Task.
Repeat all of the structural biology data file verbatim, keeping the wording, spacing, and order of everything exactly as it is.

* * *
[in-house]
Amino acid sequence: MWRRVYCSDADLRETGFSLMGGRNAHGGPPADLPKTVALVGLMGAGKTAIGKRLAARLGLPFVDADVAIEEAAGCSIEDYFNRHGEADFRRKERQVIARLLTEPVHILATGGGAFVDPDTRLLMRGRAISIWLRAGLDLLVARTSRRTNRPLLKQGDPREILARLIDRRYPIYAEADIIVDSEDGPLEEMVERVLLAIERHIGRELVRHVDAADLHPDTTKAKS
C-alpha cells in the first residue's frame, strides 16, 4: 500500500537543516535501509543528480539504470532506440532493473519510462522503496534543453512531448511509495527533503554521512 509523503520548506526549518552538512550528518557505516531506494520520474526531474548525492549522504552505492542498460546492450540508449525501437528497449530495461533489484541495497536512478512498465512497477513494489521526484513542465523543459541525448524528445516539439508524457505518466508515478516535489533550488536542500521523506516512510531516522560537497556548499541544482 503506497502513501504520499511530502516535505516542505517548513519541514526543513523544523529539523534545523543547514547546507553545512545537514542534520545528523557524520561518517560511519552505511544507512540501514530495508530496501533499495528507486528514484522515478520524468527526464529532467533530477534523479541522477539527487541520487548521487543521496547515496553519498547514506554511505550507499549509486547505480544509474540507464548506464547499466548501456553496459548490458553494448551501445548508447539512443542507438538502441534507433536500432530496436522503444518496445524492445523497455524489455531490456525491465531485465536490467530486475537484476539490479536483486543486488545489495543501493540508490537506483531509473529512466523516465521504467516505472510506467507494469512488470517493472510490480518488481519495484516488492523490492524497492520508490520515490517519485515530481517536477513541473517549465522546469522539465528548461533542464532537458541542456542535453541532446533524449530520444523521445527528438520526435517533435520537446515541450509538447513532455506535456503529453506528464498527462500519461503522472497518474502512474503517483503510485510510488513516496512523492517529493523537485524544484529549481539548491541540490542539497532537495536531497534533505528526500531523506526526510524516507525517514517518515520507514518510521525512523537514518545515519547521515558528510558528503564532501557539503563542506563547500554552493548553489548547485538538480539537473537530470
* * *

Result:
[in-house]
Amino acid sequence: MWRRVYCSDADLRETGFSLMGGRNAHGGPPADLPKTVALVGLMGAGKTAIGKRLAARLGLPFVDADVAIEEAAGCSIEDYFNRHGEADFRRKERQVIARLLTEPVHILATGGGAFVDPDTRLLMRGRAISIWLRAGLDLLVARTSRRTNRPLLKQGDPREILARLIDRRYPIYAEADIIVDSEDGPLEEMVERVLLAIERHIGRELVRHVDAADLHPDTTKAKS
C-alpha cells in the first residue's frame, strides 16, 4: 500500500537543516535501509543528480539504470532506440532493473519510462522503496534543453512531448511509495527533503554521512 509523503520548506526549518552538512550528518557505516531506494520520474526531474548525492549522504552505492542498460546492450540508449525501437528497449530495461533489484541495497536512478512498465512497477513494489521526484513542465523543459541525448524528445516539439508524457505518466508515478516535489533550488536542500521523506516512510531516522560537497556548499541544482 503506497502513501504520499511530502516535505516542505517548513519541514526543513523544523529539523534545523543547514547546507553545512545537514542534520545528523557524520561518517560511519552505511544507512540501514530495508530496501533499495528507486528514484522515478520524468527526464529532467533530477534523479541522477539527487541520487548521487543521496547515496553519498547514506554511505550507499549509486547505480544509474540507464548506464547499466548501456553496459548490458553494448551501445548508447539512443542507438538502441534507433536500432530496436522503444518496445524492445523497455524489455531490456525491465531485465536490467530486475537484476539490479536483486543486488545489495543501493540508490537506483531509473529512466523516465521504467516505472510506467507494469512488470517493472510490480518488481519495484516488492523490492524497492520508490520515490517519485515530481517536477513541473517549465522546469522539465528548461533542464532537458541542456542535453541532446533524449530520444523521445527528438520526435517533435520537446515541450509538447513532455506535456503529453506528464498527462500519461503522472497518474502512474503517483503510485510510488513516496512523492517529493523537485524544484529549481539548491541540490542539497532537495536531497534533505528526500531523506526526510524516507525517514517518515520507514518510521525512523537514518545515519547521515558528510558528503564532501557539503563542506563547500554552493548553489548547485538538480539537473537530470